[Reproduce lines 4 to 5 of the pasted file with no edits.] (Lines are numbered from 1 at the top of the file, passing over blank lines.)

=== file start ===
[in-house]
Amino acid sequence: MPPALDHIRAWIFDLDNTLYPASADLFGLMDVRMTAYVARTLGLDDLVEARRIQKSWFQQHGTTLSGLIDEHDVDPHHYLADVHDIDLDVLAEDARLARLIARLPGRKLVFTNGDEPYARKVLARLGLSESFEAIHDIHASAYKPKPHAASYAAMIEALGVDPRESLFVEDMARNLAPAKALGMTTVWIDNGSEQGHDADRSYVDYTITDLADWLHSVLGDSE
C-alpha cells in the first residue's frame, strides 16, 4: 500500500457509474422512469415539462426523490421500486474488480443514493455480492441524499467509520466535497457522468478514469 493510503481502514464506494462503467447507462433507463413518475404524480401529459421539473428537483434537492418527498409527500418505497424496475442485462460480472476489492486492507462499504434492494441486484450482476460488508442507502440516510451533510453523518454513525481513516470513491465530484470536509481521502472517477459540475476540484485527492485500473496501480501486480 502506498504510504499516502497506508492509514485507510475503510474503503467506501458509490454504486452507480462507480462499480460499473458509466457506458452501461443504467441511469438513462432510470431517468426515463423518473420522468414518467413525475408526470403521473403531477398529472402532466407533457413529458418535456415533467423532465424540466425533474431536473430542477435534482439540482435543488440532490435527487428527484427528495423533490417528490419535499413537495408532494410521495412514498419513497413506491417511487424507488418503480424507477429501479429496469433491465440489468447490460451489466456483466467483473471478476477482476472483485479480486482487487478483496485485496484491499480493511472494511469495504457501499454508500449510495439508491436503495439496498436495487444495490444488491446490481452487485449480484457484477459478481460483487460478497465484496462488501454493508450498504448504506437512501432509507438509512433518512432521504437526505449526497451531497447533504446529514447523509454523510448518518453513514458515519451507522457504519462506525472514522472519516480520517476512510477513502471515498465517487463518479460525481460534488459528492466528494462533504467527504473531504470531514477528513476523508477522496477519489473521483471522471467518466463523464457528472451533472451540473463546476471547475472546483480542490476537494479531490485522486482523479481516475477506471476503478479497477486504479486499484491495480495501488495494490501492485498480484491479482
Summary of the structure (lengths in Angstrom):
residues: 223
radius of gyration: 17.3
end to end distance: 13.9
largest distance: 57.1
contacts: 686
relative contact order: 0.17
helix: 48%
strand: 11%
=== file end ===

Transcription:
Summary of the structure (lengths in Angstrom):
residues: 223